According to Law Lexicon, by P.Ramanatha Aiyar, 3rd Edition (2005) Vol. 2:

“Interest” means the time value of the funds or money involved, which unless otherwise agreed, is calculated at the rate and on the basis customarily accepted by the banking community for the funds of money involved.”

 

In Words and Phrases Permanent Edition, Vol. 22, P. 148, “interest” means:

(i) “Interest” is compensation for loss of use of principal. Jersey City v. Zink, 44 A 2d 825 : 133 NJ Law 437 (1945).

(ii) “Interest” means compensation for the use or forbearance of money. Commr. of Internal Revenue v. Meyer, 139 F 2d 256 (6th Cir 1943).

 

Black’s Law Dictionary, 6th Edition. (p. 812) defines “interest” as:

For use of money.—Interest is the compensation allowed by law or fixed by the parties for the use or forbearance of borrowed money. Jones v. Kansas Gas and Electric Company, 222 Kan 390 : 565 P 2d 597 (1977).

 

There is no manner of doubt that normally a person would be entitled to interest for the period he is deprived of the use of money and the same is used by the person with whom the money is lying. State of Karnataka v. Karnataka Pawn Brokers Association, (2018) 6 SCC 363.

   

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Bank Guarantee – Invocation of

In U.P. State Sugar Corporation v. Sumac International Ltd., (1997) 1 SCC 568 it was stated that the law relating to bank guarantees is well settled. When on the course of commercial dealings an unconditional bank guarantee is given or accepted, beneficiary is entitled to realize such a bank guarantee in terms thereof irrespective of any pending disputes. Bank giving such a guarantee is bound to honour it as per its terms irrespective of any dispute raised by its customer. Any other view would frustrate and defeat the very purpose of such unconditional bank guarantee furnished by the party concerned. It was also observed that when an injunction is sought, Court should be slow in granting an injunction to restrain the realization of such a bank guarantee. There are two exceptions recognized, (1) a fraud in connection with such a bank guarantee and (2) where allowing the encashment of an unconditional bank guarantee would result in irretrievable harm or injustice to one of the parties concerned.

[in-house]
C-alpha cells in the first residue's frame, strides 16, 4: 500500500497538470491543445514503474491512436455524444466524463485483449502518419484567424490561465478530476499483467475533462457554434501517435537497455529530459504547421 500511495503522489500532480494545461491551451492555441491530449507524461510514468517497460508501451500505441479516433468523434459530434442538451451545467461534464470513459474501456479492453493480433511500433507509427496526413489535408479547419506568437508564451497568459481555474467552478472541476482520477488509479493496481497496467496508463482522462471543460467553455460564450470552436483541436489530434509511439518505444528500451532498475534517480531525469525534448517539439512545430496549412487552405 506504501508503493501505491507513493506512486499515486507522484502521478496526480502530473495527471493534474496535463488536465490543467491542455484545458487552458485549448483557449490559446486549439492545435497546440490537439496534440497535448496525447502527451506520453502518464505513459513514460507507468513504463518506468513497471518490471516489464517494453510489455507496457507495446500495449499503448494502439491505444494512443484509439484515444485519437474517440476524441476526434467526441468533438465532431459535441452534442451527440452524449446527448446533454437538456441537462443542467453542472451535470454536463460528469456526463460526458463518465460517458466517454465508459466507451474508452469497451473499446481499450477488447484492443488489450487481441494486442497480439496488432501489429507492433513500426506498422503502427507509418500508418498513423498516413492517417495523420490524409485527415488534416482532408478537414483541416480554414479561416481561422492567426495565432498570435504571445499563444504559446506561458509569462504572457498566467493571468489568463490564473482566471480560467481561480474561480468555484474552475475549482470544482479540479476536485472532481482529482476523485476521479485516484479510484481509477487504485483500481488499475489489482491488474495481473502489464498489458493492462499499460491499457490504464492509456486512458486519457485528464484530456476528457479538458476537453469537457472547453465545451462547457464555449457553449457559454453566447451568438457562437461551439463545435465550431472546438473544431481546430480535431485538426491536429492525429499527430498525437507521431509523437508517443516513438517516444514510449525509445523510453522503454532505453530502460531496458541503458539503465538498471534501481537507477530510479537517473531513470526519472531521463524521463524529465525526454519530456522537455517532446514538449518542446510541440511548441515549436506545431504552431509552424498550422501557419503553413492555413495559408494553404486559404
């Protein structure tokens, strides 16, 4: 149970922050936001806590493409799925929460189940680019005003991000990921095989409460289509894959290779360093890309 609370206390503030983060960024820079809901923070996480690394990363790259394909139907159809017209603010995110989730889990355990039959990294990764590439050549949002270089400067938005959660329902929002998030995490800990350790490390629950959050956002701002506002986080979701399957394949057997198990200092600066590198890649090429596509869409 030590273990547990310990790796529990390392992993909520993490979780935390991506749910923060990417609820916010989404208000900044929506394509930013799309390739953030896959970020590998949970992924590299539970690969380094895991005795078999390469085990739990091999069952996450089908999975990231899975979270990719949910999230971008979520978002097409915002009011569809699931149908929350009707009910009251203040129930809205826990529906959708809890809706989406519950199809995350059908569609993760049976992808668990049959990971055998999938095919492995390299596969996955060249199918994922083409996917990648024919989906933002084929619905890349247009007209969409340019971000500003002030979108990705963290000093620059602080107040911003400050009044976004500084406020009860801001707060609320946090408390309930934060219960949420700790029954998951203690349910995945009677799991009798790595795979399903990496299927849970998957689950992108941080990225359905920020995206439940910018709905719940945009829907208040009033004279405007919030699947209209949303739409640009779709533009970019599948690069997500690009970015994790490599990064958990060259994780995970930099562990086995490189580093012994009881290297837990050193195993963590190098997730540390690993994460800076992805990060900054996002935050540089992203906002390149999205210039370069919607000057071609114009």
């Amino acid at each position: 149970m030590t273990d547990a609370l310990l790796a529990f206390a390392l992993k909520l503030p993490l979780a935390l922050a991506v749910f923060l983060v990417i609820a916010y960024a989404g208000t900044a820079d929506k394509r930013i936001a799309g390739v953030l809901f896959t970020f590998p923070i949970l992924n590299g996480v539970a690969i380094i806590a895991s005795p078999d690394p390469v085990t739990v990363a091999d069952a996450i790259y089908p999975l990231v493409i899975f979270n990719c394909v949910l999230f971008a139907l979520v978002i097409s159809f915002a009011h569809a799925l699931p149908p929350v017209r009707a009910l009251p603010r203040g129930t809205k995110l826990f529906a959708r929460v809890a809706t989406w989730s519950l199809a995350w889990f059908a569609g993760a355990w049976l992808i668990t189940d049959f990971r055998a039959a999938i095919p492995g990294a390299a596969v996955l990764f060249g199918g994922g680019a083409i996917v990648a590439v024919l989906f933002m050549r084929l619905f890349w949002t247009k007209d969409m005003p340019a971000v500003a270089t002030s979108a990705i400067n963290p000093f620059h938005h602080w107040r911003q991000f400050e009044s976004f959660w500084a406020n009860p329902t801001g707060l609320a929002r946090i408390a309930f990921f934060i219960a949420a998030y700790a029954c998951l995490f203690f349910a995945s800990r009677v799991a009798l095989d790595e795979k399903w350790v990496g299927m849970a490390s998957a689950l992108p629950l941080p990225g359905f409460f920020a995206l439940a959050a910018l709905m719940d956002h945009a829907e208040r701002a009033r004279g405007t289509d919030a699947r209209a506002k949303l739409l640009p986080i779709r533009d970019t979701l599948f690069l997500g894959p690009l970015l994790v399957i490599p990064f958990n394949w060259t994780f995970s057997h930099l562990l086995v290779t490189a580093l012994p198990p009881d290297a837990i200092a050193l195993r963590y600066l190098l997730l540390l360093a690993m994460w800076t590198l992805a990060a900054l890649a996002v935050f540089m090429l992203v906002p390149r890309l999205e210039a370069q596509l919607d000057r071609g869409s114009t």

In Dwarikesh Sugar Industries v. Prem Heavy Engineering Works (P) Ltd., (1997) 6 SCC 450, it was held as under:
“If the bank could not in law avoid the payment, as the demand had been made in terms of the bank guarantee, then the Court ought not to have refused an injunction which had the effect of restraining the bank from fulfilling its contractual obligation in terms of the bank guarantee. An injunction of the court ought not to be an instrument which is used in nullifying the terms of a contract, agreement or undertaking which is lawfully enforceable.”
In Himadri Chemicals Industries Ltd. v. Coal Tar Refining Company¸ (2007) 8 SCC 110, the principles to be followed in the matter of injunction to restrain encashment of a Bank Guarantee or a Letter of Credit were laid down as under:
“(1) While dealing with an application for injunction in the course of commercial dealings and when an unconditional bank guarantee or Letter of Credit is given or accepted, the Beneficiary is entitled to realize such a Bank Guarantee or a Letter of Credit in terms thereof irrespective of any pending disputes relating to the terms of the Contract.
(2) The Bank giving such guarantee is bound to honour it as per its terms irrespective of any dispute raised by its customer.
(3) The Courts should be slow in granting an order of injunction to restrain the realization of a Bank Guarantee or a Letter of Credit.
(4) Since a Bank Guarantee or a Letter of Credit is an independent and a separate contract and is absolute in nature, the existence of any dispute between the partries to the contract is not a ground for issuing an order of injunction to restrain enforcement of Bank Guarantees or Letters of Credit.
(5) Fraud of an egregious nature which would vitiate the very foundation of such a Bank Guarantee or Letter of Credit and the beneficiary seeks to take advantage of the situation.
(6) Allowing encashment of an unconditional Bank Guarantee or a Letter of Credit would result in irretrievable harm or injustice to one of the parties concerned.”
In Adani Agri Fresh Ltd. v. Mahaboob Sharif and Others, 2016 (114) ALR 871, it was held that bank guarantee is an independent contract between the bank and the beneficiary thereof. Bank is always obliged to honour its guarantee as long as it is an unconditional and irrevocable one. The dispute between the beneficiary and the party at whose instance bank has given guarantee is immaterial and of no consequence. Drake and Scull Water and Energy India Pvt. Ltd. v. Paschimanchal Vidyut Vitran Nigam Ltd., 2018 (128) ALR 843.

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Power Project and Power Plant – Distinction

In Union of India v. Indian Charge Chrome, (1999) 7 SCC 314 it was held as under: